The author's youthfulness helps to assure the inevitable comparison with the Anne Frank diary although over and above the sphere of suffering shared, and in this case extended to the death march itself, there is no spiritual or emotional legacy here to offset any reader reluctance.

Pub Date: Jan. 16, 2006

ISBN: 0374500010

Page Count: 120

Publisher: Hill & Wang

Review Posted Online: Oct. 7, 2011

Kirkus Reviews Issue: Jan. 15, 2006

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This moving, potent testament might have been titled “Black Lives Matter.” Or: “An American Tragedy.”

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The powerful story of a father’s past and a son’s future.

Atlantic senior writer Coates (The Beautiful Struggle: A Father, Two Sons, and an Unlikely Road to Manhood, 2008) offers this eloquent memoir as a letter to his teenage son, bearing witness to his own experiences and conveying passionate hopes for his son’s life. “I am wounded,” he writes. “I am marked by old codes, which shielded me in one world and then chained me in the next.” Coates grew up in the tough neighborhood of West Baltimore, beaten into obedience by his father. “I was a capable boy, intelligent and well-liked,” he remembers, “but powerfully afraid.” His life changed dramatically at Howard University, where his father taught and from which several siblings graduated. Howard, he writes, “had always been one of the most critical gathering posts for black people.” He calls it The Mecca, and its faculty and his fellow students expanded his horizons, helping him to understand “that the black world was its own thing, more than a photo-negative of the people who believe they are white.” Coates refers repeatedly to whites’ insistence on their exclusive racial identity; he realizes now “that nothing so essentialist as race” divides people, but rather “the actual injury done by people intent on naming us, intent on believing that what they have named matters more than anything we could ever actually do.” After he married, the author’s world widened again in New York, and later in Paris, where he finally felt extricated from white America’s exploitative, consumerist dreams. He came to understand that “race” does not fully explain “the breach between the world and me,” yet race exerts a crucial force, and young blacks like his son are vulnerable and endangered by “majoritarian bandits.” Coates desperately wants his son to be able to live “apart from fear—even apart from me.”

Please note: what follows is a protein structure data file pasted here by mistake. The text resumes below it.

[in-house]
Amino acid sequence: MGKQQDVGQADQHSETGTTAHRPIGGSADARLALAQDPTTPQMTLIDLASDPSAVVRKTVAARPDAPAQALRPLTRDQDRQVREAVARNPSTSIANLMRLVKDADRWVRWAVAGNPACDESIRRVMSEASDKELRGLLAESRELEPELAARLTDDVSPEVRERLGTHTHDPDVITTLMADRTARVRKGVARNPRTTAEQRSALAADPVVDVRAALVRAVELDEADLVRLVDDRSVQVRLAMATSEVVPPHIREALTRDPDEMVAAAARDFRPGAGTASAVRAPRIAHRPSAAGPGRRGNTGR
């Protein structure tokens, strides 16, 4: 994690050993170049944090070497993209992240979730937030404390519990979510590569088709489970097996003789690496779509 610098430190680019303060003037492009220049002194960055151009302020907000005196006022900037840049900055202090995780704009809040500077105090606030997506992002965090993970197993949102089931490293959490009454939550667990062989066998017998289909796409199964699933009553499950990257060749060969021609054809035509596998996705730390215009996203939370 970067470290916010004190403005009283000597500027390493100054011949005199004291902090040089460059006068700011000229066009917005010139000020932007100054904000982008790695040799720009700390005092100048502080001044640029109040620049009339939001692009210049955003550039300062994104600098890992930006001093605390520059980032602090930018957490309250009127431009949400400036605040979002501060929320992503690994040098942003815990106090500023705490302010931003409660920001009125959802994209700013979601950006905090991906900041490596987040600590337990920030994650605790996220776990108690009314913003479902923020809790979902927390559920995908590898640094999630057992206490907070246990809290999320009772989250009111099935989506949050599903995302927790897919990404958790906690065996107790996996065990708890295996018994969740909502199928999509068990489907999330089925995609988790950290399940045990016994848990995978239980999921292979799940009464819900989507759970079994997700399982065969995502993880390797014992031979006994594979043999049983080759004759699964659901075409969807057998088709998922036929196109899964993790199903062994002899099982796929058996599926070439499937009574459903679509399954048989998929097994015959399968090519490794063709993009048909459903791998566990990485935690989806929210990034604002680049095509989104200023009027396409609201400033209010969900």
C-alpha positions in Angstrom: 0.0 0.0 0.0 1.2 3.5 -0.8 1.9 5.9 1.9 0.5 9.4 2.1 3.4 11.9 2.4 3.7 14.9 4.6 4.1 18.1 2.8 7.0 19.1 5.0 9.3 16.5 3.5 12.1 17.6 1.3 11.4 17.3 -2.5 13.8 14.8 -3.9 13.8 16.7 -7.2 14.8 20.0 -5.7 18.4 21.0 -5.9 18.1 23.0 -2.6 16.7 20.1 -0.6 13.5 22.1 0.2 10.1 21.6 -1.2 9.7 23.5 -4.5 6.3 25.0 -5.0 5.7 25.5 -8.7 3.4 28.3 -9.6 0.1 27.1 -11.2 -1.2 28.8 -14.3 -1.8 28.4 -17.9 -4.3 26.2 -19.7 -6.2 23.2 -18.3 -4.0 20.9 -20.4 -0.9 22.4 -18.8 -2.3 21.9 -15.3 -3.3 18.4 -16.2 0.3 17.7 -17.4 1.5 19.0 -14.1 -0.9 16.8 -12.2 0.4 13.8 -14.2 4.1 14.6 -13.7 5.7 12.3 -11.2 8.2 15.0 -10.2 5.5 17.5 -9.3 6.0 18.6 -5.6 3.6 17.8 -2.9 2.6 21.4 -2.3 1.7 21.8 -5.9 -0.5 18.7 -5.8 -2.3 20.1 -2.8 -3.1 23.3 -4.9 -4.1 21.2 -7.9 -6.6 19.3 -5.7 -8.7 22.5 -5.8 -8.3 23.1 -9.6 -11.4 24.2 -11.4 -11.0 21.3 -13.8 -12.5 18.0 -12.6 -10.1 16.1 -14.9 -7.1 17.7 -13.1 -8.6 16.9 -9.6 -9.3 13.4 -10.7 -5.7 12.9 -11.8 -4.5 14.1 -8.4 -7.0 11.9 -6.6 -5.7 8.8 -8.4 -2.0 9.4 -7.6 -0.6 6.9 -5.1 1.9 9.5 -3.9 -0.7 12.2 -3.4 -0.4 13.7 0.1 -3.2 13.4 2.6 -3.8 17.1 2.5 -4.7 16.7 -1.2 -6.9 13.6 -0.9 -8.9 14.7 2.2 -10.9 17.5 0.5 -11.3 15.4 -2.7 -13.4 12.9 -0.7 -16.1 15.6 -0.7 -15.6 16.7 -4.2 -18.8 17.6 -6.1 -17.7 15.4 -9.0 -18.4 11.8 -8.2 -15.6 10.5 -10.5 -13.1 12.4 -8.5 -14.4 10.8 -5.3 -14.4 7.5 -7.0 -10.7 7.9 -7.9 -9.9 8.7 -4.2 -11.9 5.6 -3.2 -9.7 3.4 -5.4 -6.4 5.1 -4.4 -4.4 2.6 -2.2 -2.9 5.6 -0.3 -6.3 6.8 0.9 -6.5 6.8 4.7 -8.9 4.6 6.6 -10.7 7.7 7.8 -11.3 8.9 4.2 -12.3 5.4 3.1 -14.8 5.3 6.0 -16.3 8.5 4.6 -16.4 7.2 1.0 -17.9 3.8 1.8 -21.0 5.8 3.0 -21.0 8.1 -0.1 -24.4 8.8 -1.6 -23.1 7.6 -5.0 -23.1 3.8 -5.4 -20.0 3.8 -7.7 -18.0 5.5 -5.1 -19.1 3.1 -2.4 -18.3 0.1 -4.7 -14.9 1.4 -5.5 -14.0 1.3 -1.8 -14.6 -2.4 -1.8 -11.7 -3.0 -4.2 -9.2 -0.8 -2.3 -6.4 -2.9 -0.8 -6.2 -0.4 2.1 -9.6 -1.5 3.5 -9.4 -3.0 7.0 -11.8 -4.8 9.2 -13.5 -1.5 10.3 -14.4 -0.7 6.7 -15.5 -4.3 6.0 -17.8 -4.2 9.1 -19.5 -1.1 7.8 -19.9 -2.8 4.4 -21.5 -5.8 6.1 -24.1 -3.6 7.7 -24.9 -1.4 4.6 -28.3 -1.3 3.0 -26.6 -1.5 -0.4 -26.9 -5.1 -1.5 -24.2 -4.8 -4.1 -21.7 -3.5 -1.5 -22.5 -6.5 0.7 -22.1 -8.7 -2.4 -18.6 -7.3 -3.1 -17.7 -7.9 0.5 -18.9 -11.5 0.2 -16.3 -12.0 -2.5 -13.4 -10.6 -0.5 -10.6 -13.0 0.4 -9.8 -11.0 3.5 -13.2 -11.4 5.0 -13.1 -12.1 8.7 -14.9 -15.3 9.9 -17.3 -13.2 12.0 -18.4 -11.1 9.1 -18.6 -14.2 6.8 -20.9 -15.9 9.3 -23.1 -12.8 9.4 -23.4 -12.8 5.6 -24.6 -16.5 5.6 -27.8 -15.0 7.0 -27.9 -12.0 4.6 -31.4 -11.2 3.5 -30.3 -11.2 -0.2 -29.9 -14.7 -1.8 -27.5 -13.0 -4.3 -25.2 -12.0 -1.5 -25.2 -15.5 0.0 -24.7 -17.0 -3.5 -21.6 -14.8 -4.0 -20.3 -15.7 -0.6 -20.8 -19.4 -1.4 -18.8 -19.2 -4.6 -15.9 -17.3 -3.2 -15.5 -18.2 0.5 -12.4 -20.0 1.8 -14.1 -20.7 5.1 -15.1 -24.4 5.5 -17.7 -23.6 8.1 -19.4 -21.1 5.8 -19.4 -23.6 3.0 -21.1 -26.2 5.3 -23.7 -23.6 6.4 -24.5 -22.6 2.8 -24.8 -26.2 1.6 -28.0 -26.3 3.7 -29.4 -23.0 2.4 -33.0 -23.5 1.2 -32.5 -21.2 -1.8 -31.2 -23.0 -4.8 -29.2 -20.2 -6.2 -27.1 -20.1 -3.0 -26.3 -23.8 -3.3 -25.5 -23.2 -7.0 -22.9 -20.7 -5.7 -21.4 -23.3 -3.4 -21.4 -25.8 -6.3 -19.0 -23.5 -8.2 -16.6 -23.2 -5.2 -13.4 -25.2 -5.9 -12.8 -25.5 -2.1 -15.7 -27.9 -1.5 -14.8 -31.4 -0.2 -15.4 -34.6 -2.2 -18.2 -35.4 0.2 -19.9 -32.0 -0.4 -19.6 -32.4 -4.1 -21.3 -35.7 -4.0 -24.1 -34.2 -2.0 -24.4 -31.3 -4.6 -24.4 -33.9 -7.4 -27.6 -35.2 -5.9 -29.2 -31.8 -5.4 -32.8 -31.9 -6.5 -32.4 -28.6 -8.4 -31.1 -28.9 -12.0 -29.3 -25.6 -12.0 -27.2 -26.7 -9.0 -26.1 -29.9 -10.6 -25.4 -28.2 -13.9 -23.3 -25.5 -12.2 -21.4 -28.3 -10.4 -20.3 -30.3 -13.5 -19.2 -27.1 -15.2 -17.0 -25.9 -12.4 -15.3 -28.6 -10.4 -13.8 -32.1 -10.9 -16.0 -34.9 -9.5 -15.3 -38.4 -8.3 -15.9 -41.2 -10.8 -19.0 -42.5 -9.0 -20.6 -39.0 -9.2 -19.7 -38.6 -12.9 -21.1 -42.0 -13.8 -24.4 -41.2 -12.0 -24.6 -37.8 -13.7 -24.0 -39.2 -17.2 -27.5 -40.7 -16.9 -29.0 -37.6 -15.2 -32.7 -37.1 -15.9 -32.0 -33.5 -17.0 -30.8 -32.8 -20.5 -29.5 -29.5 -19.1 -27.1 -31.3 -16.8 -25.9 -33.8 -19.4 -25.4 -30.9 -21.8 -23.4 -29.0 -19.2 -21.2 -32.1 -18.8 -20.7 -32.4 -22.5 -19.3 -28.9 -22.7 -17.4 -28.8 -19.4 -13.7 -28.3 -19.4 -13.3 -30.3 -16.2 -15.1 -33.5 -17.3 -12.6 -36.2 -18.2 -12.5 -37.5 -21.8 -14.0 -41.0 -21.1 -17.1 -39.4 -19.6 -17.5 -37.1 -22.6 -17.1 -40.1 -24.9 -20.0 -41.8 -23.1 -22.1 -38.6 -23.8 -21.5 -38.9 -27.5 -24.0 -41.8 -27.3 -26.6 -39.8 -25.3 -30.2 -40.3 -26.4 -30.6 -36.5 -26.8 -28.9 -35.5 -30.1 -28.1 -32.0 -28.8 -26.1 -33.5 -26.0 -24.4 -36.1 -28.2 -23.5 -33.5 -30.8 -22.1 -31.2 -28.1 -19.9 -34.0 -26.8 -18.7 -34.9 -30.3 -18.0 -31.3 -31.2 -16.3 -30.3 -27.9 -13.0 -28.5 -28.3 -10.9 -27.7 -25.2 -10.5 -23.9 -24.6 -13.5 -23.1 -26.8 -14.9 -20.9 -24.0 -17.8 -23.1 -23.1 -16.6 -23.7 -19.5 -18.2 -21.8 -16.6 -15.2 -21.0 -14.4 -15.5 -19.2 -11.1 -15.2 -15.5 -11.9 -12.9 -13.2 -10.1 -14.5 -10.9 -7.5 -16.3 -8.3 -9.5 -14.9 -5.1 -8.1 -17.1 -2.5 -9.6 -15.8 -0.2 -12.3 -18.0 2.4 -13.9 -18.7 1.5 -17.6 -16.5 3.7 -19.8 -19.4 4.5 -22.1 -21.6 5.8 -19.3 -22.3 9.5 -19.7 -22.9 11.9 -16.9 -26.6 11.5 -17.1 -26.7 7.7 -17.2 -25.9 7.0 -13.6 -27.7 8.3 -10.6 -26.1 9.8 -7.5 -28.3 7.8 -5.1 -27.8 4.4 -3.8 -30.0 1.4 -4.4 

This moving, potent testament might have been titled “Black Lives Matter.” Or: “An American Tragedy.”

Pub Date: July 8, 2015

ISBN: 978-0-8129-9354-7

Page Count: 176

Publisher: Spiegel & Grau

Review Posted Online: May 6, 2015

Kirkus Reviews Issue: July 1, 2015